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Teens and Planning Ahead: It Takes Time

Researchers Find Risky Choices Tied to Still-Developing Capacity to Think Things Through
By
WebMD Health News
Reviewed by Louise Chang, MD

June 17, 2011 -- Teens and risky behavior often go together, leaving parents frustrated when their adolescents make poor choices.

Now, new research shows that by late adolescence teens usually do have the ability to think ahead and make decisions as well as do most adults. However, the teens may not use those skills before they decide to do something risky.

Blame impulsivity, says researcher Laurence Steinberg, PhD, professor of psychology at  Temple University. "The main reason adolescents are not as good as adults in planning ahead is, adolescents are more impulsive."

"It's not just that teenagers are unwilling to think about the future consequences," he says. The new study "shows that they may be fundamentally unable to."

Experts used to blame teens' still developing working memory on their risky choices, Steinberg tells WebMD. They thought that teens were just not as adept as thinking through the sometimes multiple steps or facts involved in decisions.

"That's not the whole story," Steinberg tells WebMD, at least not when it comes to older teens. The still-developing working memory may help explain risky choices up until about ages 16, he says. After that, when teens make poor choices, it's often due to poor impulse control, he finds.

The study is published online in Child Development.

Teens & Planning Ahead: Study

Steinberg evaluated 890 participants, ages 10 to 30. He gave them a computerized test of strategic planning and problem solving called the Tower of London.

The test requires people to rearrange a stack of three differently colored balls to match a picture of the new arrangement. They must use as few moves as possible. To finish, they must plan ahead.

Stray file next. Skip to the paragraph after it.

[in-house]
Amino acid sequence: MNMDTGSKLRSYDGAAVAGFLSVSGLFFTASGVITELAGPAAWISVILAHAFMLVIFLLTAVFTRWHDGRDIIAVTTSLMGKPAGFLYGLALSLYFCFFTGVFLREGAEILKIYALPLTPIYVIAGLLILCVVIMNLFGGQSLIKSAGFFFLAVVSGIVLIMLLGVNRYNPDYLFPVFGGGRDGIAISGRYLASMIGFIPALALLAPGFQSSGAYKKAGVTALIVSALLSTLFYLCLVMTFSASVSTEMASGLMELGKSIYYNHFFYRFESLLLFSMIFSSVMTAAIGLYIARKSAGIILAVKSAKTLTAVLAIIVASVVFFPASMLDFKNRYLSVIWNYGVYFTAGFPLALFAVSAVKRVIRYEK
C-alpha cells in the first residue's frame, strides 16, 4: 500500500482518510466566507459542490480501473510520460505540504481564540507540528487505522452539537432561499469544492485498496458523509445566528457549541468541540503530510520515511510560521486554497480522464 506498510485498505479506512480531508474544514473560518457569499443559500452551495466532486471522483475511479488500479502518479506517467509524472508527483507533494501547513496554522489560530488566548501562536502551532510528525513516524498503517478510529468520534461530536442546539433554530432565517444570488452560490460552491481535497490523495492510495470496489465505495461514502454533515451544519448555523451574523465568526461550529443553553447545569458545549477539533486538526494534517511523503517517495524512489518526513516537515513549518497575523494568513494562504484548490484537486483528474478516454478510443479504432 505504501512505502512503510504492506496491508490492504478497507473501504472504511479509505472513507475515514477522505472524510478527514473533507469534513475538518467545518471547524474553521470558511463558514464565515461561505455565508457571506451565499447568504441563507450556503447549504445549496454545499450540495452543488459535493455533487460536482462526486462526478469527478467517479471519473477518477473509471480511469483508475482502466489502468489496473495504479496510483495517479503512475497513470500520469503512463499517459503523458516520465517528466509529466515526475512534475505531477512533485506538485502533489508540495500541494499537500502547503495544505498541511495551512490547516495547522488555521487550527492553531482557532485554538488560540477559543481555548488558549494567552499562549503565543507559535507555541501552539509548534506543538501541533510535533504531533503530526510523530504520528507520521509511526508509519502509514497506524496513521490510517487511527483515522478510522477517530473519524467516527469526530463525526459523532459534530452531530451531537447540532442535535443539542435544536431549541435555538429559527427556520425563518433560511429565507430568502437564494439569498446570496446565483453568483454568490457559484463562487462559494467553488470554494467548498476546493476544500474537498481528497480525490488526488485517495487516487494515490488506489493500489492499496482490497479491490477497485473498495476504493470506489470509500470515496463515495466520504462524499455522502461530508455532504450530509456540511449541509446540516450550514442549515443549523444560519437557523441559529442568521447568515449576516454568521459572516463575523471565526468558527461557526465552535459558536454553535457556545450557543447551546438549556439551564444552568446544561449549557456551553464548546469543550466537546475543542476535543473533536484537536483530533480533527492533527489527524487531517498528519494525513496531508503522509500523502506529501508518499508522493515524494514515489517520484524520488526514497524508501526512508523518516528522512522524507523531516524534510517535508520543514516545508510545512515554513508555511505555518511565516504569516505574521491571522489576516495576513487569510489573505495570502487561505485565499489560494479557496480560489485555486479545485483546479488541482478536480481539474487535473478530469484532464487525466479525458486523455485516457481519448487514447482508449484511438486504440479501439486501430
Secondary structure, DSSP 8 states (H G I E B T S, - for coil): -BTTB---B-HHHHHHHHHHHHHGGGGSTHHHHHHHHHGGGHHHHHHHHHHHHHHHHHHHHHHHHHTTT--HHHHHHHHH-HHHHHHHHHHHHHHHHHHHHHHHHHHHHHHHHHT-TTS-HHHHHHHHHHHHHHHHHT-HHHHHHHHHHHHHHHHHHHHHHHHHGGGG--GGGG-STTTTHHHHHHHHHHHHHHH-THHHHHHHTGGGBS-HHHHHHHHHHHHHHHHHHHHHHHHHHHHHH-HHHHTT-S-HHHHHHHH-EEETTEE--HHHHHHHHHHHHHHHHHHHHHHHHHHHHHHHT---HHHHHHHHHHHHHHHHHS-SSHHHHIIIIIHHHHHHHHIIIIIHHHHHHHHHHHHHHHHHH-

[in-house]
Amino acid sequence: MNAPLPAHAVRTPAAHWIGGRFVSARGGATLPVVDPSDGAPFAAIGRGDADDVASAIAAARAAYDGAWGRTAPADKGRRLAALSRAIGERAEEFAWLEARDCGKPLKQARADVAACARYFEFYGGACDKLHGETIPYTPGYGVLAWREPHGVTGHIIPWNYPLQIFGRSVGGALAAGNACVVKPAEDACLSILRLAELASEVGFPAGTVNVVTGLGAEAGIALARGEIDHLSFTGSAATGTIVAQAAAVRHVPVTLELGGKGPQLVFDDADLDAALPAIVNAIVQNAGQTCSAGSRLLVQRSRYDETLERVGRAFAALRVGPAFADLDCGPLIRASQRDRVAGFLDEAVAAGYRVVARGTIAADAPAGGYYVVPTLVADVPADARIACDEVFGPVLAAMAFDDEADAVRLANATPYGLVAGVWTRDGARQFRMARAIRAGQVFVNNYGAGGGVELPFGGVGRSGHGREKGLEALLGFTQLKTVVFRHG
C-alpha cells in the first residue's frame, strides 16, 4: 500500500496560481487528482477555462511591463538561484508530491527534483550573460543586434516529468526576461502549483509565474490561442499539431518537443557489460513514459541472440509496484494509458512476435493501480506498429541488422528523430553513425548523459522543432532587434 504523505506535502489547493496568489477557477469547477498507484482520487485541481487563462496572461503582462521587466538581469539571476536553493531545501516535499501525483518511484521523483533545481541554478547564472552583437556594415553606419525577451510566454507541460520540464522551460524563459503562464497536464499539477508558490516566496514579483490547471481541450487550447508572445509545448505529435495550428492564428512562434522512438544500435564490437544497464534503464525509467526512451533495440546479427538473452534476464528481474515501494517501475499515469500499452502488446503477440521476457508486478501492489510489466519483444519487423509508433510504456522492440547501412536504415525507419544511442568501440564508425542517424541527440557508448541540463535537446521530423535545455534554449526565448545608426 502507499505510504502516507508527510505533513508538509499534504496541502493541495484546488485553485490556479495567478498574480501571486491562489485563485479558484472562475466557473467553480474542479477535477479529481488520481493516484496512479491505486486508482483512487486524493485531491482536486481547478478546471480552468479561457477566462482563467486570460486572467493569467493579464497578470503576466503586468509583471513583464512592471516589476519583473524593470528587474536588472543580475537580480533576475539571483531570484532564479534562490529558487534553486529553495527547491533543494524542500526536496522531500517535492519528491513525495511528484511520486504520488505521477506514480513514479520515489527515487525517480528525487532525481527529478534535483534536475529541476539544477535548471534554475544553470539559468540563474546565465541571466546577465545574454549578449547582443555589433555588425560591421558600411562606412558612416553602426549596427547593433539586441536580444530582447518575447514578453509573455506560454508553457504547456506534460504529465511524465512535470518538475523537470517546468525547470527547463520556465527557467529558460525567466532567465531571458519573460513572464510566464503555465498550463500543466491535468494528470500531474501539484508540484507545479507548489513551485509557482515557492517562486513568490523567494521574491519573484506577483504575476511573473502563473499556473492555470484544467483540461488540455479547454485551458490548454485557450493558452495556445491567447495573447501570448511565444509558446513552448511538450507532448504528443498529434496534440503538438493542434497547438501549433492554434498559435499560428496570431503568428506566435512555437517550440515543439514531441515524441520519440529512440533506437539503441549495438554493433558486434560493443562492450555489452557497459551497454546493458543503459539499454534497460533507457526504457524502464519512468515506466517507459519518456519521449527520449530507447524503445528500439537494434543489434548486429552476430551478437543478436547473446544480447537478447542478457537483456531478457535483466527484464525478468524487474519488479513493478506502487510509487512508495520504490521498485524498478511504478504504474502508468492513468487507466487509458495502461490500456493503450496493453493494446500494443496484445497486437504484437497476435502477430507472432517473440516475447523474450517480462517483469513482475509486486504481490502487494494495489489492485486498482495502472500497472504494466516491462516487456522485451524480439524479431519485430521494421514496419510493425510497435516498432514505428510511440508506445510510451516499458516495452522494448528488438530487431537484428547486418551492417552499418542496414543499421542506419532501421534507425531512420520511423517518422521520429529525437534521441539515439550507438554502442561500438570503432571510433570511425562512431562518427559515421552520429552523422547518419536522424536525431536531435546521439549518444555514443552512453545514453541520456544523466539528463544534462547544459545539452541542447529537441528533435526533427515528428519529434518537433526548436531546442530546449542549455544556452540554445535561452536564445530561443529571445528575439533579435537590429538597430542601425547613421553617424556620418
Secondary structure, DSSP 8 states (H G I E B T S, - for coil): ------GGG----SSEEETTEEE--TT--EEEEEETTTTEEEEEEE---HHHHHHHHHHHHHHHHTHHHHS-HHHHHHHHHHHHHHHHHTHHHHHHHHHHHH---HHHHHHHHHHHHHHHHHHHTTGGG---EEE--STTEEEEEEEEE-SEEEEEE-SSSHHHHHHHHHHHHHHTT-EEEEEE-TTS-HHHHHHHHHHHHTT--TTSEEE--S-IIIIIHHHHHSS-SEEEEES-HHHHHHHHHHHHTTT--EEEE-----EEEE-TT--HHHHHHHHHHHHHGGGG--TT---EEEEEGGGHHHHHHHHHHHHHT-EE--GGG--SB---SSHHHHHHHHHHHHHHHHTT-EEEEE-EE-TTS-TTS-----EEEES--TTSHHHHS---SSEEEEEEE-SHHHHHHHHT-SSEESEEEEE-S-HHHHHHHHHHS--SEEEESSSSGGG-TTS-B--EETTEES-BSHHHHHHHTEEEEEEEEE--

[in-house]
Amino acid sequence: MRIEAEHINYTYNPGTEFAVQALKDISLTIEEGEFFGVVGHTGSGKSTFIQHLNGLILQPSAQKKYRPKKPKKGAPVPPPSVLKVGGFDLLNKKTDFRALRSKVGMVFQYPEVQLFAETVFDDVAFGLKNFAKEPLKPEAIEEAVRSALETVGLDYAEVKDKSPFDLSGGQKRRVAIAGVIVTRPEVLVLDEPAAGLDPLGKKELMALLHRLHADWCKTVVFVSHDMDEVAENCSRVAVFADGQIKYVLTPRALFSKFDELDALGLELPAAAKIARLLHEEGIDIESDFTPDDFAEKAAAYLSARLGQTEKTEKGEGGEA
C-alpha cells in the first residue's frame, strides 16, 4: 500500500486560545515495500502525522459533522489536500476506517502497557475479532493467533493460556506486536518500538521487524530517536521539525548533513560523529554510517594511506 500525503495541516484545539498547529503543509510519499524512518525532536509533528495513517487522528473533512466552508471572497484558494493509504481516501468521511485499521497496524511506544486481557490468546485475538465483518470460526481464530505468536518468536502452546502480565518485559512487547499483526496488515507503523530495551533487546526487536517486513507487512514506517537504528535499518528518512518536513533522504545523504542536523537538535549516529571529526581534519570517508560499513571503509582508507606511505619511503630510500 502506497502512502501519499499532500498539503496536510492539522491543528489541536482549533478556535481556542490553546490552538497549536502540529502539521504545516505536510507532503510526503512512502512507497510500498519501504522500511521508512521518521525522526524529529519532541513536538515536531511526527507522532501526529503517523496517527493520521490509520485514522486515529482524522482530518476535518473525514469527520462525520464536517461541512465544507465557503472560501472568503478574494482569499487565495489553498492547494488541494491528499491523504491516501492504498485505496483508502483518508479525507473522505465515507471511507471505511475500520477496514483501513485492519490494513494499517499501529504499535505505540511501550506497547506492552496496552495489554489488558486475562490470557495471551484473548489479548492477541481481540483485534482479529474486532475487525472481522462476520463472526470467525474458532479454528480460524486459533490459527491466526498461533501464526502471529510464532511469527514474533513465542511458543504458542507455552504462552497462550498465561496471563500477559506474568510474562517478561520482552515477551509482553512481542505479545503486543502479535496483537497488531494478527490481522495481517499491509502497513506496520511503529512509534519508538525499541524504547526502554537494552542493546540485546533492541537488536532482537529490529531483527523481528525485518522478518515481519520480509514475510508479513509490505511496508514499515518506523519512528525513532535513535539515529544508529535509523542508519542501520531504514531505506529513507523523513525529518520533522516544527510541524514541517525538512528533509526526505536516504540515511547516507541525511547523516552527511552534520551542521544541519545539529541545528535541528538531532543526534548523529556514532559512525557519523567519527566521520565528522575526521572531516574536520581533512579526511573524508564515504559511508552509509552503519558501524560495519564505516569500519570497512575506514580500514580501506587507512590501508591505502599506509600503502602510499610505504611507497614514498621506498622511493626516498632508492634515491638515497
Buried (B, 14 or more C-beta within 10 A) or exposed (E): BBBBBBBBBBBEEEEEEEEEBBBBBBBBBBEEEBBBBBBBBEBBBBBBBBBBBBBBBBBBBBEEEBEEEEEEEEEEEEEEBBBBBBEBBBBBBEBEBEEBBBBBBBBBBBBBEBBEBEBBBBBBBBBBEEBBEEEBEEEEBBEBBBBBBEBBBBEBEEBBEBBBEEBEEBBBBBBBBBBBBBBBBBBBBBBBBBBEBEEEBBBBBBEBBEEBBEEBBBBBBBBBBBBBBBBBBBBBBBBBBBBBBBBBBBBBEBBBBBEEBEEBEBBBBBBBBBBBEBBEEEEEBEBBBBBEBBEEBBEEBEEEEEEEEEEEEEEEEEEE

Steinberg also tested the participants on reasoning, memory, and self-control tasks.

In the Tower of London test, he says, ''there are easy ones you can solve in three moves. The harder ones require six or seven."

Those who were older did better on the tower test, a finding that wasn't unexpected. That reflected a greater ability to solve problems and plan ahead. These harder tests tax the brain's frontal lobes, which are still maturing in teens.

"If you look at the harder problems, they are not performing as well as adults until they are in their early 20s," he says.

When they looked further, they found the older participants in their late teens and early adult years did better on the tests due to their improved impulse control rather than getting smarter.

In other words, they settled down and thought things through before acting.

The findings might  have important implications in legal debates that question whether adolescents should  be held to the same standards of criminal responsibility as adults, he says.

For parents, what's the bottom line? "Just because your son or daughter has reached age 18 or so, it doesn't mean full maturity has kicked in," Steinberg says.

"There is no magic age at which the switch flips over and people turn from adolescents to adults," he says.

"New research shows ongoing maturity into the early 20s," he says.  Steinberg extends this to 25 to reflect this new thinking.

Research is ongoing, he says, to see if the process of developing impulse control can be accelerated.

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